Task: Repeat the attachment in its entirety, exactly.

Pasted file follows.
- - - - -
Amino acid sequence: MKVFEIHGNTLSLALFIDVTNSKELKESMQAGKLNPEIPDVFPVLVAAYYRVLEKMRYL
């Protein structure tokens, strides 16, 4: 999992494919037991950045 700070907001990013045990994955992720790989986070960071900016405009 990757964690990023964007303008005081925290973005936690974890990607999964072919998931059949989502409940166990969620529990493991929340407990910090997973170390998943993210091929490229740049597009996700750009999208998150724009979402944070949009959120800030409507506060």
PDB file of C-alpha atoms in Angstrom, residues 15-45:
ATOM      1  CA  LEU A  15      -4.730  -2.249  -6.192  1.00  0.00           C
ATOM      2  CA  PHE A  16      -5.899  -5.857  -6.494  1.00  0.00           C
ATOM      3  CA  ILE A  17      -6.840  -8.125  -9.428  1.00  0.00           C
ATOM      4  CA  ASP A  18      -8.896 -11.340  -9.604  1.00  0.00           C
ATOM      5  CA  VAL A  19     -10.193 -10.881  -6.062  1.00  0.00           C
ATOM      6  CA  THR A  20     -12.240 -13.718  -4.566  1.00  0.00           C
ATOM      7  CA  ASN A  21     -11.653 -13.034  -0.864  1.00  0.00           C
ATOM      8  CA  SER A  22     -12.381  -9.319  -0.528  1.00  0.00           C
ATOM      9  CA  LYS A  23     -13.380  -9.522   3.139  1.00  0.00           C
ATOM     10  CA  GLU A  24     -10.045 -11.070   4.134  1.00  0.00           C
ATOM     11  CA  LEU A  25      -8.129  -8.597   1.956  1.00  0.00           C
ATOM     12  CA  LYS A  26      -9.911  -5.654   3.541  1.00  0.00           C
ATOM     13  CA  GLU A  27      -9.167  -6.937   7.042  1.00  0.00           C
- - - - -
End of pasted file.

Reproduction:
Amino acid sequence: MKVFEIHGNTLSLALFIDVTNSKELKESMQAGKLNPEIPDVFPVLVAAYYRVLEKMRYL
């Protein structure tokens, strides 16, 4: 999992494919037991950045 700070907001990013045990994955992720790989986070960071900016405009 990757964690990023964007303008005081925290973005936690974890990607999964072919998931059949989502409940166990969620529990493991929340407990910090997973170390998943993210091929490229740049597009996700750009999208998150724009979402944070949009959120800030409507506060």
PDB file of C-alpha atoms in Angstrom, residues 15-45:
ATOM      1  CA  LEU A  15      -4.730  -2.249  -6.192  1.00  0.00           C
ATOM      2  CA  PHE A  16      -5.899  -5.857  -6.494  1.00  0.00           C
ATOM      3  CA  ILE A  17      -6.840  -8.125  -9.428  1.00  0.00           C
ATOM      4  CA  ASP A  18      -8.896 -11.340  -9.604  1.00  0.00           C
ATOM      5  CA  VAL A  19     -10.193 -10.881  -6.062  1.00  0.00           C
ATOM      6  CA  THR A  20     -12.240 -13.718  -4.566  1.00  0.00           C
ATOM      7  CA  ASN A  21     -11.653 -13.034  -0.864  1.00  0.00           C
ATOM      8  CA  SER A  22     -12.381  -9.319  -0.528  1.00  0.00           C
ATOM      9  CA  LYS A  23     -13.380  -9.522   3.139  1.00  0.00           C
ATOM     10  CA  GLU A  24     -10.045 -11.070   4.134  1.00  0.00           C
ATOM     11  CA  LEU A  25      -8.129  -8.597   1.956  1.00  0.00           C
ATOM     12  CA  LYS A  26      -9.911  -5.654   3.541  1.00  0.00           C
ATOM     13  CA  GLU A  27      -9.167  -6.937   7.042  1.00  0.00           C